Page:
Margin Boosters

Creatively Combat Thinning Profits
With MAP-Supported Products

Photo: Logan Peralta | LP Creative Media

Let’s think back to “normal” times in the gun business. Imagine a scenario where your firearms department was really humming along, advertising was working (bringing in customers with means to buy), you had a good, expanded staff (a big feat nowadays) to service those customers and the most popular firearms in stock to sell. Sounds like the perfect dream.

But how did it turn out when it came time to look over the numbers and see how much money was left for the business, after paying all the bills? Did your dream become a nightmare? All the hard work, all the guns sold, all the risk you took bringing inventory in — if the money was coming in strong, why, then, is your wallet not bulging into your backside when you sit down?

I would hazard a guess one of the main reasons for the wafer-thin wallet is the thin margin you sold the firearms for and lack of selling enough accessories or services to keep the margin respectable. Before the pandemic hit, most brick-and-mortar stores were in the neighborhood of 12% to 20% margin for new firearms, depending on specific model and category. Is this enough reward for all your efforts and risk?

Doing The Math

Part of the answer to this question may be found in how much it actually costs your particular operation to sell a firearm.
Each business will come up with a different number depending on amount of technology used, how you allocate labor costs, cost of your money, insurance, current capital situation and so on. I’ve heard numbers in the $40 to $50 range, per firearm.
Now consider a few years back when many popular firearms sold for $500 and up, you could take the $40 to $50 selling cost out and still have a little profit left.

Fast-forward to current times — when many popular firearms sell in the $300 range — you can quickly see there isn’t $40 to $50 worth of meat left on the bone to cover your expenses, let alone keep any money in your wallet.

What to do about it? We can complain (as many have for the 40 years I’ve been in the industry) or we can look at some options to improve our lot. Many reading this article are able to at least influence, if not actually control, what happens in your businesses.

If you don’t like the margin you’re making on a certain brand or model, you always have the option to not sell it. Easier said than done, but it’s something you control, compared to what price a particular firearm is sold for — over which you have very little control.

“If you don’t like the margin you’re making on a certain brand or model, you always have the option to not sell it.”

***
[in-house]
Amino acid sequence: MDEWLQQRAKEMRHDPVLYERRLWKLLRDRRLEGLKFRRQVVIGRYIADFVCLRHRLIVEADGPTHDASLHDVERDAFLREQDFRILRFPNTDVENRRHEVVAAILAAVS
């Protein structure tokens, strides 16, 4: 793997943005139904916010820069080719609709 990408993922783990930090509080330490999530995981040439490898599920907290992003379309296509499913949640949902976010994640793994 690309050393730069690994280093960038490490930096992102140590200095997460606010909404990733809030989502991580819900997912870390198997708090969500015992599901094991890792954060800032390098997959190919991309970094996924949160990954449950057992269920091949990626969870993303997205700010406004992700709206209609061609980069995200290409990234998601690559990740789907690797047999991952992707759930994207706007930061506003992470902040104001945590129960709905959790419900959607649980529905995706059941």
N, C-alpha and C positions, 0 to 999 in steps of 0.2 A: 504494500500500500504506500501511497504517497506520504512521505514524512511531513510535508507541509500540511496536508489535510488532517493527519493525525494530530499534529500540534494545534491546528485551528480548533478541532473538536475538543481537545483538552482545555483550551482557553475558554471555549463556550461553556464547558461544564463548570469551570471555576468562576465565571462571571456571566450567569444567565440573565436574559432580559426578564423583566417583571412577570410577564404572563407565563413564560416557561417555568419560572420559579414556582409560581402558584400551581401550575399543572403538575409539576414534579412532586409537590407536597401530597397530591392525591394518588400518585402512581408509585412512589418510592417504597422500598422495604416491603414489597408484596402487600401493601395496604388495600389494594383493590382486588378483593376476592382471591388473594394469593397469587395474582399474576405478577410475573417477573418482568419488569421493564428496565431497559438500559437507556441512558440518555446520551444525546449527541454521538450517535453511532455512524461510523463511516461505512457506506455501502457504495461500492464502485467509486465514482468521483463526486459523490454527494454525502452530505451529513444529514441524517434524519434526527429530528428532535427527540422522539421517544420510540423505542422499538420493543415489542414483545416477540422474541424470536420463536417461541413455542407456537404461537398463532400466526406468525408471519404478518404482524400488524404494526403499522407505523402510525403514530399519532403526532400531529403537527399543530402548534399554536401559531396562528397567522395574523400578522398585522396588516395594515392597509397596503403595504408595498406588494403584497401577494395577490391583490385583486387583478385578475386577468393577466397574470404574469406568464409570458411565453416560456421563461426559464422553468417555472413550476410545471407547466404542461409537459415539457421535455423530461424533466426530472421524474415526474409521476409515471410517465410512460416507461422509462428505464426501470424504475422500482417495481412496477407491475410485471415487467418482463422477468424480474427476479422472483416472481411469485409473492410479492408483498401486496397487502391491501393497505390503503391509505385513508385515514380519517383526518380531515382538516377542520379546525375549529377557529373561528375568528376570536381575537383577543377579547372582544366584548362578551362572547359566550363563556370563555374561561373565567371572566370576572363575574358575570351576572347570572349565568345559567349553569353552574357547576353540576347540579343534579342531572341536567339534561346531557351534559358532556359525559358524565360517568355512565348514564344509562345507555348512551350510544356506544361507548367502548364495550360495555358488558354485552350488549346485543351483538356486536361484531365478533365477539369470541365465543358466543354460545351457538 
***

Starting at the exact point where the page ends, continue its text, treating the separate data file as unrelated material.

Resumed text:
Advantage Of MAP Focus

One option would be to only sell brands with MAP (Minimum Advertised Price) and you’re comfortable with the margin it affords you. SIG SAUER, GLOCK and SAR USA are three brands currently offering MAP protection. Theoretically, with a MAP-protected item, the retailer is promised the brand won’t allow others to drive the price down below a certain point and the manufacturer’s brand is protected from being seen as a “discount brand.”

Jason Baum, operations manager for the three Nardis Gun Club locations in San Antonio, Texas, has had good success focusing heavily on MAP-protected firearms. He’s also using this method to decide which accessories to stock, having been burned too many times when the ones he had could be purchased on Amazon for less than he paid for them.

Other retailers like Ethan Sansoni, general manager at FrogBones Family Shooting Center in Melbourne, Fla., have a conflicted relationship with MAP. On one hand, Sansoni is a big supporter of brands like SIG and appreciates the extra margin he can make on MAP products — even though it can be a pain for internet sales purposes. He appreciates companies like SIG are helping raise and enforce the tides of fair margins for their dealers. However, on the other hand he’s a capitalist and doesn’t agree with being told what he can and cannot sell something for, saying simply, “It’s complicated.”

Ethan Sansoni, FrogBones general manager, has a conflicted relationship with MAP products.
They present a double-edged sword: Sansoni likes the margins he gets on MAP-supported SKUs,
but also doesn’t like being told what price to sell at. (Photo: Logan Peralta)

One Drawback

A drawback to MAP products comes if you’re overstocked with said SKU — as your options are limited. The popular “drop the price to blow them out” approach is off the table (unless the manufacturer offers a “MAP holiday” to lower the price), so you’ll need to find other options to turn this inventory into cash.